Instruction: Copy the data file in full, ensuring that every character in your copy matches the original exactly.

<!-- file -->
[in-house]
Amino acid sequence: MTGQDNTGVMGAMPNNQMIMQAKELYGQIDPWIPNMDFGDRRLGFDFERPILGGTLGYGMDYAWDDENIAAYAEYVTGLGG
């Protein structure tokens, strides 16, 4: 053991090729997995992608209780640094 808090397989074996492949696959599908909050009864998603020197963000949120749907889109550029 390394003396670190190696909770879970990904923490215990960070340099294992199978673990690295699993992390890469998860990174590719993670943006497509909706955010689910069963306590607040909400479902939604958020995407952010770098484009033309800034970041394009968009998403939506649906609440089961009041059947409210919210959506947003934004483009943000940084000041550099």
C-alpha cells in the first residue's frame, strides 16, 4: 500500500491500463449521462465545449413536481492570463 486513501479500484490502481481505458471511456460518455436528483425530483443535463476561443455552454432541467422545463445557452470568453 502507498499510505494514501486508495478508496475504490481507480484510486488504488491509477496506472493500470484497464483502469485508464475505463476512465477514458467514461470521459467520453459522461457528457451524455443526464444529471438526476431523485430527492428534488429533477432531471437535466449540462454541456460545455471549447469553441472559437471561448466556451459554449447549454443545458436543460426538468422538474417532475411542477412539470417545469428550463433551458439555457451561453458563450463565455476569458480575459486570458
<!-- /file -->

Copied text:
[in-house]
Amino acid sequence: MTGQDNTGVMGAMPNNQMIMQAKELYGQIDPWIPNMDFGDRRLGFDFERPILGGTLGYGMDYAWDDENIAAYAEYVTGLGG
């Protein structure tokens, strides 16, 4: 053991090729997995992608209780640094 808090397989074996492949696959599908909050009864998603020197963000949120749907889109550029 390394003396670190190696909770879970990904923490215990960070340099294992199978673990690295699993992390890469998860990174590719993670943006497509909706955010689910069963306590607040909400479902939604958020995407952010770098484009033309800034970041394009968009998403939506649906609440089961009041059947409210919210959506947003934004483009943000940084000041550099």
C-alpha cells in the first residue's frame, strides 16, 4: 500500500491500463449521462465545449413536481492570463 486513501479500484490502481481505458471511456460518455436528483425530483443535463476561443455552454432541467422545463445557452470568453 502507498499510505494514501486508495478508496475504490481507480484510486488504488491509477496506472493500470484497464483502469485508464475505463476512465477514458467514461470521459467520453459522461457528457451524455443526464444529471438526476431523485430527492428534488429533477432531471437535466449540462454541456460545455471549447469553441472559437471561448466556451459554449447549454443545458436543460426538468422538474417532475411542477412539470417545469428550463433551458439555457451561453458563450463565455476569458480575459486570458